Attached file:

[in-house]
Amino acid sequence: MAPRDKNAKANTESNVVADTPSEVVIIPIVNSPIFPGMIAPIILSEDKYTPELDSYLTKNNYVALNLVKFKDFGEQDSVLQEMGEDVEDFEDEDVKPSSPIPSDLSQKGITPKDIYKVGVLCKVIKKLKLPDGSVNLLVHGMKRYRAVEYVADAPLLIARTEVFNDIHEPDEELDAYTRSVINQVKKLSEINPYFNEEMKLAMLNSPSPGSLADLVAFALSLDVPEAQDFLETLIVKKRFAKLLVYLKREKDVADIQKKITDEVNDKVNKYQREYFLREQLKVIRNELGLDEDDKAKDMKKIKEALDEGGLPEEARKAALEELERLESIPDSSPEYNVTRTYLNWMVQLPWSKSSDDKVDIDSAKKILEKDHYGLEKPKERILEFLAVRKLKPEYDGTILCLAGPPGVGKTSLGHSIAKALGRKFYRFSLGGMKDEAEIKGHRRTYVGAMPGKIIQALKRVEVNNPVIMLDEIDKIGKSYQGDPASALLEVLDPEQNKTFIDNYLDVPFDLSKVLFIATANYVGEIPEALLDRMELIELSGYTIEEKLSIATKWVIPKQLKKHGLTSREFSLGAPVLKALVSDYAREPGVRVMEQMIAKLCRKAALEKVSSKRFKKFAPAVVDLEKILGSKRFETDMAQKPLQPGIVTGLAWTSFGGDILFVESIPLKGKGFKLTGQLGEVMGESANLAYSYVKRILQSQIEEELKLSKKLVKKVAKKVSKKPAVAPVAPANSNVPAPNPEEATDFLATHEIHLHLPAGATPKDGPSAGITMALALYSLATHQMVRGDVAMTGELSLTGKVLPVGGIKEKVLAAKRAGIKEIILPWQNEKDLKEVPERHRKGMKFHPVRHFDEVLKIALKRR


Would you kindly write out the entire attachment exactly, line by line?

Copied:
[in-house]
Amino acid sequence: MAPRDKNAKANTESNVVADTPSEVVIIPIVNSPIFPGMIAPIILSEDKYTPELDSYLTKNNYVALNLVKFKDFGEQDSVLQEMGEDVEDFEDEDVKPSSPIPSDLSQKGITPKDIYKVGVLCKVIKKLKLPDGSVNLLVHGMKRYRAVEYVADAPLLIARTEVFNDIHEPDEELDAYTRSVINQVKKLSEINPYFNEEMKLAMLNSPSPGSLADLVAFALSLDVPEAQDFLETLIVKKRFAKLLVYLKREKDVADIQKKITDEVNDKVNKYQREYFLREQLKVIRNELGLDEDDKAKDMKKIKEALDEGGLPEEARKAALEELERLESIPDSSPEYNVTRTYLNWMVQLPWSKSSDDKVDIDSAKKILEKDHYGLEKPKERILEFLAVRKLKPEYDGTILCLAGPPGVGKTSLGHSIAKALGRKFYRFSLGGMKDEAEIKGHRRTYVGAMPGKIIQALKRVEVNNPVIMLDEIDKIGKSYQGDPASALLEVLDPEQNKTFIDNYLDVPFDLSKVLFIATANYVGEIPEALLDRMELIELSGYTIEEKLSIATKWVIPKQLKKHGLTSREFSLGAPVLKALVSDYAREPGVRVMEQMIAKLCRKAALEKVSSKRFKKFAPAVVDLEKILGSKRFETDMAQKPLQPGIVTGLAWTSFGGDILFVESIPLKGKGFKLTGQLGEVMGESANLAYSYVKRILQSQIEEELKLSKKLVKKVAKKVSKKPAVAPVAPANSNVPAPNPEEATDFLATHEIHLHLPAGATPKDGPSAGITMALALYSLATHQMVRGDVAMTGELSLTGKVLPVGGIKEKVLAAKRAGIKEIILPWQNEKDLKEVPERHRKGMKFHPVRHFDEVLKIALKRR